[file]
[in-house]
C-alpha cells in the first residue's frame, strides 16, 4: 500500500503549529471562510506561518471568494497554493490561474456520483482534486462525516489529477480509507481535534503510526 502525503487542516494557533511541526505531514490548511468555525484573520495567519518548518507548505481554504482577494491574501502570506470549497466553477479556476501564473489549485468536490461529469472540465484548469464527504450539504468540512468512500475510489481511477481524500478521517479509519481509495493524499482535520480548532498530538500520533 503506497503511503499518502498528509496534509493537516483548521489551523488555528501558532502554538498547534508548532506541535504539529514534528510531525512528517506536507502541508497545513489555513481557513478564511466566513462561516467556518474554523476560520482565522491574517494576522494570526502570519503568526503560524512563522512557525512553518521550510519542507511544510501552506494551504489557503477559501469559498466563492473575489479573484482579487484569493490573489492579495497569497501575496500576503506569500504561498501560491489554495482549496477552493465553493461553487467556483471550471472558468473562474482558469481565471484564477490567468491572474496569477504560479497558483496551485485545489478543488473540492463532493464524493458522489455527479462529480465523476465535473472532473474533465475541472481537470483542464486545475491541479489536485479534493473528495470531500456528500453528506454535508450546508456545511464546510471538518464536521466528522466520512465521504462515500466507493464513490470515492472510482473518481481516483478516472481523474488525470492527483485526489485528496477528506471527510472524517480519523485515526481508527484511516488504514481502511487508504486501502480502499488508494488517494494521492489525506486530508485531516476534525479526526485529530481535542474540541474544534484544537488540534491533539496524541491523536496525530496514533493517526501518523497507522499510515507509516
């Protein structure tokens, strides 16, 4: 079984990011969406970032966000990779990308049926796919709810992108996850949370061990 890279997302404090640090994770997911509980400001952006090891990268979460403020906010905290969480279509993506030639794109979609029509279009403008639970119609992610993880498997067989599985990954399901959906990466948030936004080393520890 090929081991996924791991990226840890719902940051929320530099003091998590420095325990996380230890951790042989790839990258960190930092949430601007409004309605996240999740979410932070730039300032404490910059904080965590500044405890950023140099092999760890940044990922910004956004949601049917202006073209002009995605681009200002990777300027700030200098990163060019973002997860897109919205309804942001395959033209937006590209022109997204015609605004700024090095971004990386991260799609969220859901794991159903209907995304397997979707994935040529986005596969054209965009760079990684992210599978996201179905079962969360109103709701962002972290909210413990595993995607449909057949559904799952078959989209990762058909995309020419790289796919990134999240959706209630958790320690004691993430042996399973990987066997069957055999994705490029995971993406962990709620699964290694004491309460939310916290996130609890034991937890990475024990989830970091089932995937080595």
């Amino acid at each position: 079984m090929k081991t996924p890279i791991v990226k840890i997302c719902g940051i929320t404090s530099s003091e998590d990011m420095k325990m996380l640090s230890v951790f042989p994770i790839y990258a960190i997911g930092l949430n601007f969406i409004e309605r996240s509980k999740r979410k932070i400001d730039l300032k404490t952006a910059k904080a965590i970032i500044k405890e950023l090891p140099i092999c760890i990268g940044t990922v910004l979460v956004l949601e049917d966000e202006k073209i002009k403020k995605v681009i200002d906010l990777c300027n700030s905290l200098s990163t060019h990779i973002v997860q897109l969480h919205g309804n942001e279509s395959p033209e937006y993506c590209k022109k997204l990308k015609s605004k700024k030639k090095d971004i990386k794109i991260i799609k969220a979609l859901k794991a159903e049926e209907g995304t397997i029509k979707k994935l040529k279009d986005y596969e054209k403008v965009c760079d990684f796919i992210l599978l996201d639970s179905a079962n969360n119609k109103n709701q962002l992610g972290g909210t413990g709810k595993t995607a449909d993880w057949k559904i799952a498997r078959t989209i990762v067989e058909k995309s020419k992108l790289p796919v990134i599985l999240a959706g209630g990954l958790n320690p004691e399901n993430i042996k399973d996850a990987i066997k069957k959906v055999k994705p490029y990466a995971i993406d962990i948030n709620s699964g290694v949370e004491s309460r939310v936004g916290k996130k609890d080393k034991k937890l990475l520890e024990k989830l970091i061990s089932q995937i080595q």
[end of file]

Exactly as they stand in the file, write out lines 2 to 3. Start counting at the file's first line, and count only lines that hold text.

C-alpha cells in the first residue's frame, strides 16, 4: 500500500503549529471562510506561518471568494497554493490561474456520483482534486462525516489529477480509507481535534503510526 502525503487542516494557533511541526505531514490548511468555525484573520495567519518548518507548505481554504482577494491574501502570506470549497466553477479556476501564473489549485468536490461529469472540465484548469464527504450539504468540512468512500475510489481511477481524500478521517479509519481509495493524499482535520480548532498530538500520533 503506497503511503499518502498528509496534509493537516483548521489551523488555528501558532502554538498547534508548532506541535504539529514534528510531525512528517506536507502541508497545513489555513481557513478564511466566513462561516467556518474554523476560520482565522491574517494576522494570526502570519503568526503560524512563522512557525512553518521550510519542507511544510501552506494551504489557503477559501469559498466563492473575489479573484482579487484569493490573489492579495497569497501575496500576503506569500504561498501560491489554495482549496477552493465553493461553487467556483471550471472558468473562474482558469481565471484564477490567468491572474496569477504560479497558483496551485485545489478543488473540492463532493464524493458522489455527479462529480465523476465535473472532473474533465475541472481537470483542464486545475491541479489536485479534493473528495470531500456528500453528506454535508450546508456545511464546510471538518464536521466528522466520512465521504462515500466507493464513490470515492472510482473518481481516483478516472481523474488525470492527483485526489485528496477528506471527510472524517480519523485515526481508527484511516488504514481502511487508504486501502480502499488508494488517494494521492489525506486530508485531516476534525479526526485529530481535542474540541474544534484544537488540534491533539496524541491523536496525530496514533493517526501518523497507522499510515507509516
């Protein structure tokens, strides 16, 4: 079984990011969406970032966000990779990308049926796919709810992108996850949370061990 890279997302404090640090994770997911509980400001952006090891990268979460403020906010905290969480279509993506030639794109979609029509279009403008639970119609992610993880498997067989599985990954399901959906990466948030936004080393520890 090929081991996924791991990226840890719902940051929320530099003091998590420095325990996380230890951790042989790839990258960190930092949430601007409004309605996240999740979410932070730039300032404490910059904080965590500044405890950023140099092999760890940044990922910004956004949601049917202006073209002009995605681009200002990777300027700030200098990163060019973002997860897109919205309804942001395959033209937006590209022109997204015609605004700024090095971004990386991260799609969220859901794991159903209907995304397997979707994935040529986005596969054209965009760079990684992210599978996201179905079962969360109103709701962002972290909210413990595993995607449909057949559904799952078959989209990762058909995309020419790289796919990134999240959706209630958790320690004691993430042996399973990987066997069957055999994705490029995971993406962990709620699964290694004491309460939310916290996130609890034991937890990475024990989830970091089932995937080595």